Graphene nanoplatelets/CeO2 nanotiles nanocomposites as effective antibacterial material for multiple drug-resistant bacteria.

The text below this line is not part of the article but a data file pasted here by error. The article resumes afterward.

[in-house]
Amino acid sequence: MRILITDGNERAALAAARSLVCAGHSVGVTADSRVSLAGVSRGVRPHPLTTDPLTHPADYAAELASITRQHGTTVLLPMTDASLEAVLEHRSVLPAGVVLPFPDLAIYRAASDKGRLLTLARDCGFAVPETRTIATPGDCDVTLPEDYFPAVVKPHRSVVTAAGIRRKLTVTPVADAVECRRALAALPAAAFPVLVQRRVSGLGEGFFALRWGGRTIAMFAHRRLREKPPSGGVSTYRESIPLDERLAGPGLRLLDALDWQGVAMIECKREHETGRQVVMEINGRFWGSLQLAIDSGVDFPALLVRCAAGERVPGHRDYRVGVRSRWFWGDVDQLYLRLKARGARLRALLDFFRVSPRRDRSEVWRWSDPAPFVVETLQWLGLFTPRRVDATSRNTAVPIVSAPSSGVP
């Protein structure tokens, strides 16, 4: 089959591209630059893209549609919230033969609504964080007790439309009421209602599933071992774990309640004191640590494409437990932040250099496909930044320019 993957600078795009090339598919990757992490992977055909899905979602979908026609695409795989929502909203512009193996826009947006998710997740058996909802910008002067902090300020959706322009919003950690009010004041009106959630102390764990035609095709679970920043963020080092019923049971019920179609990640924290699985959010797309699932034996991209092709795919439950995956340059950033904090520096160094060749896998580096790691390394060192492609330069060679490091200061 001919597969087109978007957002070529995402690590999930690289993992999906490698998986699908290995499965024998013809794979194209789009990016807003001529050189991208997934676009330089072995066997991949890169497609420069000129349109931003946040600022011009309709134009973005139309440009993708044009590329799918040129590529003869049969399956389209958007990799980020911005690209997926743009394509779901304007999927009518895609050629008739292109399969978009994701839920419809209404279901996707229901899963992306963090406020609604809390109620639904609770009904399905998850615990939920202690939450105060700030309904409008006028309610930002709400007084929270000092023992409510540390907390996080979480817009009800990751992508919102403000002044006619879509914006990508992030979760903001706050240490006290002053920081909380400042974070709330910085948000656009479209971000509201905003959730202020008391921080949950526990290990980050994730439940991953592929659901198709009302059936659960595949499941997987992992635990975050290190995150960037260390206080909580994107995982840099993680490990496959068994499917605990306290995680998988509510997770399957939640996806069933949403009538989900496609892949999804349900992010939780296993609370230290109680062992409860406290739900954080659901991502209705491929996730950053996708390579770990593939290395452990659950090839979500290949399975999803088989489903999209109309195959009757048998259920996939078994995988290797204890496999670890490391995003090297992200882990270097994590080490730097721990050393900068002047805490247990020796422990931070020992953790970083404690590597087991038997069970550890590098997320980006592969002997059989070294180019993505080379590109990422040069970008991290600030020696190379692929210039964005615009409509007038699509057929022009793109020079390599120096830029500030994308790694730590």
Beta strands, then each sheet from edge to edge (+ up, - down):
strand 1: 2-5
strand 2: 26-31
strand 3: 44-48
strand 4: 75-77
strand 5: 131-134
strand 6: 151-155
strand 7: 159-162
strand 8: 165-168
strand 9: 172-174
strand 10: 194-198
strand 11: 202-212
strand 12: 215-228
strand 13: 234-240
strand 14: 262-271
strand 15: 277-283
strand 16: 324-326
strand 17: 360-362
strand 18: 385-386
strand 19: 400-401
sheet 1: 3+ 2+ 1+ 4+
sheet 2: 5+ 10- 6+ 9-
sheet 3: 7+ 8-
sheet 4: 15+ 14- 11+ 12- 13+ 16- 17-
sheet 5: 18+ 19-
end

Antibacterial agents with low toxicity to normal cells, redox activity and free radical scavenging property are urgently needed to address the global health crisis. The phenomenal conducting nature of graphene is a best fit to enhance the antibacterial properties of metal oxides. In this work, CeO2 nanotiles and graphene nanoplatelets/CeO2 nanotiles nanocomposites (G/CeO2) have been synthesized by a solvothermal method. The prepared materials have been characterized using XRD, FE-SEM, EDX, and UV-visible spectroscopy techniques to investigate their crystallinity, morphology, composition, and optical bandgap energies. The CeO2 and G/CeO2 nanocomposites have also been tested for antibacterial applications. The neat CeO 2 nanotiles sample inhibits the bacterial growth of Pseudomonas aeruginosa and Staphylococcus aureus up to 14.21% and 39.53% respectively. The antibacterial activity was tremendously enhanced using 25% graphene-loaded sample (G/CeO2-II) i.e., approximately 83% loss of P. aeruginosa and 89% in case of S. aureus has been observed. This can be attributed to the unique nano-architecture, oxidative stress due to the excellent ability of reversible conversion between the two electronic states of CeO2 and the stress exerted by the planar graphene and CeO2 nanotiles. Therefore, the G/CeO2 nanocomposites can find potential application as nano-antibiotics for controlling pathogens.